The Preposterous Ms. Rice
If at first glance, the following statement appears stupid, remember: this individual has been, unofficially, given immunity from criticism by American media. Media Matters, with emphasis, has reported this exchange (video, below) between GOP TV's Brian Kilmeade and former National Security Advisor and Secretary of State Condoleezza Rice:
BRIAN KILMEADE: The president in his speech — did a great job on his speech Sunday night — talked about coming together like we did on 9/11, he wants to see it happen again. Do you think a nice gesture would be to invite President Bush out on Thursday when he comes down to Ground Zero to greet the families?
RICE: Well, obviously, I'll leave that to the two of them and to the administration. But President Bush had at Ground Zero probably the most important moment maybe in American history. It was when this wounded nation watched their commander-in-chief stand on that rubble and say that they will hear us, we are going to avenge this. And it's not just avenging Osama bin Laden, as important as that is. But it's all the field generals that have been brought to justice over the last years, it is improving now the prospects for an Afghanistan that might actually be stable, it's a worldwide net against al Qaeda, it's victories of democracy in places like Iraq. And so, slowly but surely this is all coming into place and President Bush began that with that call to the nation — that clarion call to the nation at Ground Zero.
In December, 2001 the Administration (with the advice of General Tommy Franks) let Osama bin Laden escape from Tora Bora into Pakistan as it outsourced the operation to local Afghan warlords. Four months later, President Bush declared of bin Laden, "We haven't heard much from him. And I wouldn't necessarily say he's at the center of any command structure. And, again, I don't know where he is. I'll repeat what I said. I truly am not that concerned about him. I know he is on the run." In June, 2005 the C.I.A. closed "Alec Station," the unit dedicated to tracking down bin Laden. Three months later, Weekly Standard Editor Fred Barnes commented President Bush "just said that’s not a top priority use of American resources."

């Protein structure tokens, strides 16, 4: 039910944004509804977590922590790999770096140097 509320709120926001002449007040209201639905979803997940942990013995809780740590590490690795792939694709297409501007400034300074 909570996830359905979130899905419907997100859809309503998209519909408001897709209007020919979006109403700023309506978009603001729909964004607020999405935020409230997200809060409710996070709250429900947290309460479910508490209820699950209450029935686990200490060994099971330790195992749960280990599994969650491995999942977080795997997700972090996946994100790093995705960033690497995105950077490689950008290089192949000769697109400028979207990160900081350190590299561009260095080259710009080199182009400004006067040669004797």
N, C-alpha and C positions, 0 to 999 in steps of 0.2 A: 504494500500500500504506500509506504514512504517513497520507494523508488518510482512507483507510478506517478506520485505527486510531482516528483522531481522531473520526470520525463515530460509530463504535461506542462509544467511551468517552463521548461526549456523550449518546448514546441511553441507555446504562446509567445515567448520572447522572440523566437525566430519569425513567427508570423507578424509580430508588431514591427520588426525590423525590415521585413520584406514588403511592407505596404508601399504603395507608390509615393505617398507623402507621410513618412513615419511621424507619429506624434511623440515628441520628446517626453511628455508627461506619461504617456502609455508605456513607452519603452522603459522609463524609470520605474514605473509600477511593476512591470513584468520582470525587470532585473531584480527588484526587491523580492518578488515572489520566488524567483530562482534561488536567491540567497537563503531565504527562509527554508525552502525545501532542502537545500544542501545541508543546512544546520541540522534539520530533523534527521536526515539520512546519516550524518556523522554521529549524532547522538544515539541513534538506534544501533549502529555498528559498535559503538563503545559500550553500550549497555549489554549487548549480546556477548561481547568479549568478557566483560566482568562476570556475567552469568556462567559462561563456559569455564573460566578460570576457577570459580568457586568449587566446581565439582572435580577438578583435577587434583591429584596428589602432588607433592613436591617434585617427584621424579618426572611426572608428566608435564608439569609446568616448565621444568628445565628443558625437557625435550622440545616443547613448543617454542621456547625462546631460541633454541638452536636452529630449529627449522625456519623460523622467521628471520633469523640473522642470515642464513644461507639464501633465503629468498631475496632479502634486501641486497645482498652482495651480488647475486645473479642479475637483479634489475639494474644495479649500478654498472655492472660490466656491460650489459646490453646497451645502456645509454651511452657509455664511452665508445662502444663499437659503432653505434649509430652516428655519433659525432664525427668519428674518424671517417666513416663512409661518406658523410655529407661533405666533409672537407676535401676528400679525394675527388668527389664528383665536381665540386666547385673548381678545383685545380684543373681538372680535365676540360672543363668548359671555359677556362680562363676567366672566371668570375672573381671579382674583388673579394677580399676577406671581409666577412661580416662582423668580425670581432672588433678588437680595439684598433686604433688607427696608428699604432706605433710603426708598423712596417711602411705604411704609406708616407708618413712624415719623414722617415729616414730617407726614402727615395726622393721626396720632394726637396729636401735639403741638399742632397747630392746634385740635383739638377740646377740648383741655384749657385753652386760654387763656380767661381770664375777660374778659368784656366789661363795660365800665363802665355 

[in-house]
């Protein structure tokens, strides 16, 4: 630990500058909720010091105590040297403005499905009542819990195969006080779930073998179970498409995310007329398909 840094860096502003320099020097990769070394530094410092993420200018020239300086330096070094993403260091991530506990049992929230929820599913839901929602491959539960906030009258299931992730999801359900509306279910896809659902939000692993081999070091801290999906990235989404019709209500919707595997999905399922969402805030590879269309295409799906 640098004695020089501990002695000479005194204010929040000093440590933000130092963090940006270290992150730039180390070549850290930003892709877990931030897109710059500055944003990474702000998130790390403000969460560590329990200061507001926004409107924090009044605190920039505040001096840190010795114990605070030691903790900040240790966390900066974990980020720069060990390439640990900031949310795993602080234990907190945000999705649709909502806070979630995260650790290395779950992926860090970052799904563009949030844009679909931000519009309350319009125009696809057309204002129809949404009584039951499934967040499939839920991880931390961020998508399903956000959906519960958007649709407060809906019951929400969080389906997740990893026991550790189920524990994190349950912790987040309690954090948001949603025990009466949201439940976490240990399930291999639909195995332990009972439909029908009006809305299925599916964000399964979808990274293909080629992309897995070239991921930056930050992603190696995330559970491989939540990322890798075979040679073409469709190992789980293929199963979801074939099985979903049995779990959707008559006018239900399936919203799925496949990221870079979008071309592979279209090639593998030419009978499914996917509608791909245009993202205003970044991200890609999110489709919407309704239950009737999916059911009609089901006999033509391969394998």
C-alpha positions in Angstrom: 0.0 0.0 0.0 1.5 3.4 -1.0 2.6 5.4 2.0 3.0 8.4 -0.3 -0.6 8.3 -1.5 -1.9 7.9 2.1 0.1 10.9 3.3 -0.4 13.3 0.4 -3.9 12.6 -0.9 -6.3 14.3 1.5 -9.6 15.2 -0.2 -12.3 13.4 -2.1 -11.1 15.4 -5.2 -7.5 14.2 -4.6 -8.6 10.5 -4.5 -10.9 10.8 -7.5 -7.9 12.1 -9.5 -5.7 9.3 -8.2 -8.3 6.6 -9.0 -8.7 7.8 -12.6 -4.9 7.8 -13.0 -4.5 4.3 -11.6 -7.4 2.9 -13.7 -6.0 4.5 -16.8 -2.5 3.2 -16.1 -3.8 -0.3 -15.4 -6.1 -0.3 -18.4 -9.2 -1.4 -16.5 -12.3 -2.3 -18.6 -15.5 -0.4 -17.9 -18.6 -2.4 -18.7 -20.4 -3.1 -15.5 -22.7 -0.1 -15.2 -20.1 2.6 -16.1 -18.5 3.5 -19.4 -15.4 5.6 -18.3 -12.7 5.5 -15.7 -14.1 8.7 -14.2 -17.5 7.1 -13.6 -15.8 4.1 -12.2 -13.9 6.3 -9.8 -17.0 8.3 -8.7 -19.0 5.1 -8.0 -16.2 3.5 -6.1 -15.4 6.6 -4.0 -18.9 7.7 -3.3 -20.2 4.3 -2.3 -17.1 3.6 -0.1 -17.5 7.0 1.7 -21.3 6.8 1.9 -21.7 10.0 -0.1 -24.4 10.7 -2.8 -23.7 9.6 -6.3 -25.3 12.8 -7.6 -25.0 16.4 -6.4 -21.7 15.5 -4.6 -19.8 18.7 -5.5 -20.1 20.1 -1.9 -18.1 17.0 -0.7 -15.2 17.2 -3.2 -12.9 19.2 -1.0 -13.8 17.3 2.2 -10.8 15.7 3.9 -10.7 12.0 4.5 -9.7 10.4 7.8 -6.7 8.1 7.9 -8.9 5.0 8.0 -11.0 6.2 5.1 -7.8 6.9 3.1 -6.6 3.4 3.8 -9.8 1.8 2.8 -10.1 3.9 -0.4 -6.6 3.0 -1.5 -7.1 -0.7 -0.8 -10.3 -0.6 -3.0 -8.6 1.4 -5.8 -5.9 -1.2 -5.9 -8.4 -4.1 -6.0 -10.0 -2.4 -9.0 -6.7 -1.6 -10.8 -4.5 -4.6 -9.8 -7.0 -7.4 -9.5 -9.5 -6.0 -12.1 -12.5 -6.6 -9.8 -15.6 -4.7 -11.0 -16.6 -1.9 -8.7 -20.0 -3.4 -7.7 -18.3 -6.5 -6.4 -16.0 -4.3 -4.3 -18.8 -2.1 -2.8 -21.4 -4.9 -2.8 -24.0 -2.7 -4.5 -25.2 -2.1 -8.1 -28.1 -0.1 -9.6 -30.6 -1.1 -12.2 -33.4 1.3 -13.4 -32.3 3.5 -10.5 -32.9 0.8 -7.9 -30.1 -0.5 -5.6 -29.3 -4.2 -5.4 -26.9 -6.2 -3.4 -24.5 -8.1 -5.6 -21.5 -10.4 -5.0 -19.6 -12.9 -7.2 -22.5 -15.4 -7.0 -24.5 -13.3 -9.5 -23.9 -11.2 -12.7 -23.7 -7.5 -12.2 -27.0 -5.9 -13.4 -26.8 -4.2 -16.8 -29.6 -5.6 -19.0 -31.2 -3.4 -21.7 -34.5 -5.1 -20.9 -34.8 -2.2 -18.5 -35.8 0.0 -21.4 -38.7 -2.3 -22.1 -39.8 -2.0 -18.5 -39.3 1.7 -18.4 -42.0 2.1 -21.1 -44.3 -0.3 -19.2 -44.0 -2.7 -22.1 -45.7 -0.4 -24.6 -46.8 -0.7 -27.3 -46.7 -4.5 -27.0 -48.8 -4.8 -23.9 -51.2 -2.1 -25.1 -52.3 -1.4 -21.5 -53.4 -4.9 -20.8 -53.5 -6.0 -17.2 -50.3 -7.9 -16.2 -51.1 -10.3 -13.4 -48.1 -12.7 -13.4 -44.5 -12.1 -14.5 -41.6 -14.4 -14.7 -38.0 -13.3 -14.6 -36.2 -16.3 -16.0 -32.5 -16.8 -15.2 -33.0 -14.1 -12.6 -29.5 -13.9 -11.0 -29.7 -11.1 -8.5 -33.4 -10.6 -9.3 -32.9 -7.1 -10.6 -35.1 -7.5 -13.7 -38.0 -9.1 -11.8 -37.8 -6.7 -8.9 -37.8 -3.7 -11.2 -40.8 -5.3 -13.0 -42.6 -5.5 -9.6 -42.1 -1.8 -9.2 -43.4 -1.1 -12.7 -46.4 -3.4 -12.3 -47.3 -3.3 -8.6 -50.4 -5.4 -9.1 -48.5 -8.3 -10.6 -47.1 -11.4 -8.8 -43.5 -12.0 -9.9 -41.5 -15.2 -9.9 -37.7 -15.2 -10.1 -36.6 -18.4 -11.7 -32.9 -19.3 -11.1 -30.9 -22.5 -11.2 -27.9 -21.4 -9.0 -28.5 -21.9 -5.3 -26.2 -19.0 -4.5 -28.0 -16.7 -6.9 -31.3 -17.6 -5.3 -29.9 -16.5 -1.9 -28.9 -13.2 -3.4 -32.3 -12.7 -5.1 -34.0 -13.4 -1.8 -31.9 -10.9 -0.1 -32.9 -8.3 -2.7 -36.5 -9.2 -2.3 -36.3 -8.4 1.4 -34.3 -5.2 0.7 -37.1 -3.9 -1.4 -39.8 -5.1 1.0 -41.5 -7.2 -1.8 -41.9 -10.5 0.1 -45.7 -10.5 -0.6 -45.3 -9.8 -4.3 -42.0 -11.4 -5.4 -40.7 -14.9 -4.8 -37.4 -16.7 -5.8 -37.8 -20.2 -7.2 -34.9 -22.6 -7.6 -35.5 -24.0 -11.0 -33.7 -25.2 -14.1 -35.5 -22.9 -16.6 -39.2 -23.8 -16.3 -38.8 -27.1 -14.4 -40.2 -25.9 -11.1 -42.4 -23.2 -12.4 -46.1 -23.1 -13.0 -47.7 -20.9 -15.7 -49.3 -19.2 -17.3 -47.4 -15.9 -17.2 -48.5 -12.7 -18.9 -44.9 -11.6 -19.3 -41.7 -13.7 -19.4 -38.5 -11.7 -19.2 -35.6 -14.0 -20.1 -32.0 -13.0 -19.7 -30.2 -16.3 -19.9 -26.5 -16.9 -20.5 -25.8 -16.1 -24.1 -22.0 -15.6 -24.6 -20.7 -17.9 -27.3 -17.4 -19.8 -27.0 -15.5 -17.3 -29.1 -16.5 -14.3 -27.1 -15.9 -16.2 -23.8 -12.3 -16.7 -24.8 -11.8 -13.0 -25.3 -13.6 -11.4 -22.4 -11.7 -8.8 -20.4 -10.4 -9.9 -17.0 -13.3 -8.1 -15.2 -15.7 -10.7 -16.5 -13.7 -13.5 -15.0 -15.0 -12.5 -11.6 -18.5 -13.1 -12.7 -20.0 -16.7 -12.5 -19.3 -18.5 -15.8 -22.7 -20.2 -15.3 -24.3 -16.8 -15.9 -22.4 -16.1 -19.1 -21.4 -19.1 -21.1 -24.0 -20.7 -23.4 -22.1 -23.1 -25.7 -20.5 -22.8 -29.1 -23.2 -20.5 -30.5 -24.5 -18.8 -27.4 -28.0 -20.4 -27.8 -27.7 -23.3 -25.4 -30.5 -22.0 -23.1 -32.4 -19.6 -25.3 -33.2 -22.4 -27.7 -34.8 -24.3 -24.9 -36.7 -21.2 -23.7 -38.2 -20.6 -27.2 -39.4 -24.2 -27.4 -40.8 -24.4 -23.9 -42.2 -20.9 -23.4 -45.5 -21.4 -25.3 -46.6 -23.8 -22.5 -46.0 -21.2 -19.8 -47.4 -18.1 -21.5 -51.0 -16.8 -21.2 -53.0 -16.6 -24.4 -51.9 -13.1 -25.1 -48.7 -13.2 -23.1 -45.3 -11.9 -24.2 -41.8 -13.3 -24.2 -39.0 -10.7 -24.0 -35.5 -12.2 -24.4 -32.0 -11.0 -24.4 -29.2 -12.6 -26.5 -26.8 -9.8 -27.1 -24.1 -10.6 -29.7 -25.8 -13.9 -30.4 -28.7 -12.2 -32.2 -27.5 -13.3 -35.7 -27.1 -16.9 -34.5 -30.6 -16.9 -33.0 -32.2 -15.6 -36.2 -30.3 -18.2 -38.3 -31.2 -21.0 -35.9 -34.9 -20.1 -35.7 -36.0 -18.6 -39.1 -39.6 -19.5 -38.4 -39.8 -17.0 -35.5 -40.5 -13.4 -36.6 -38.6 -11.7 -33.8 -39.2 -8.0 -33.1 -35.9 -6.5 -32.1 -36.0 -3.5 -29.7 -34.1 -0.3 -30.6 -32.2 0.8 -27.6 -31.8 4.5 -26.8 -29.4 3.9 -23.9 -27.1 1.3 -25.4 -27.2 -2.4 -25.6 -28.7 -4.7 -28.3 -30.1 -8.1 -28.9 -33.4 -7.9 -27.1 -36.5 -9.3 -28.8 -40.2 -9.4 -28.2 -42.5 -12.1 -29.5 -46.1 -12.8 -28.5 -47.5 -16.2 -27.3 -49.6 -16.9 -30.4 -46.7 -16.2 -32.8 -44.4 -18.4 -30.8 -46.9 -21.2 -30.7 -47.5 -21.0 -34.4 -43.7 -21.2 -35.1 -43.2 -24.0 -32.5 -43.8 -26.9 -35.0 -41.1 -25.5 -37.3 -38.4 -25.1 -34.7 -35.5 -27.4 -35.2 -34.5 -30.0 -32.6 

And now, the GOP's 2008 vice presidential nominee exclaims "We thank President (George W.) Bush for having made the right calls to set up this victory." The House Majority Leader says "I commend President Obama who has followed the vigilance of President Bush in bringing Bin Laden to justice."
Republicans are not speaking with one voice and their remarks about the bin Laden kill have varied dramatically. But only one person has:
-with hearty machismo, paraphrased George W. Bush as declaring "we are going to avenge this" as the President was preparing to use the attack as an excuse to invade Iraq;
-refered to "victories of democracy in places like Iraq" (places like Iraq- were there several?), now the beneficiary of a regime friendly to Mahmoud Ahmadinejad's Iran); and
-claimed "President Bush began that with that call to the nation — that clarion call to the nation at Ground Zero." The eloquence of that "clarion call"- an effective use of the bully pulpit- led to two wars paid for with borrowed money as the President ran up a huge debt so he could bestow tax breaks on the wealthy. Bush neglected to use his "clarion call" to ask of Americans any sacrifice while he ran two wars- and the more important one, Afghanistan, on the cheap.
There always will be persons of teflon, such as General David Petraeus. But the mainstream media has a couple excuses there- Petraeus is a man in uniform (see Powell, Colin) and he did enjoy considerable success in Iran. But why no scrutiny of Condoleezza Rice? The mushroom cloud woman was a failure as a foreign policy figure in the Bush Administration. That didn't prevent her, however, from incomprehensibly claiming "President Bush had at Ground Zero probably the most important moment maybe in American history." Posting at DailyKos, Joan McCarter nails it:
Gettysburg, Yorktown, Pearl Harbor, 4 July 1776, 20 July 1969.... Bush shouting inanities. Yeah, that seems right.
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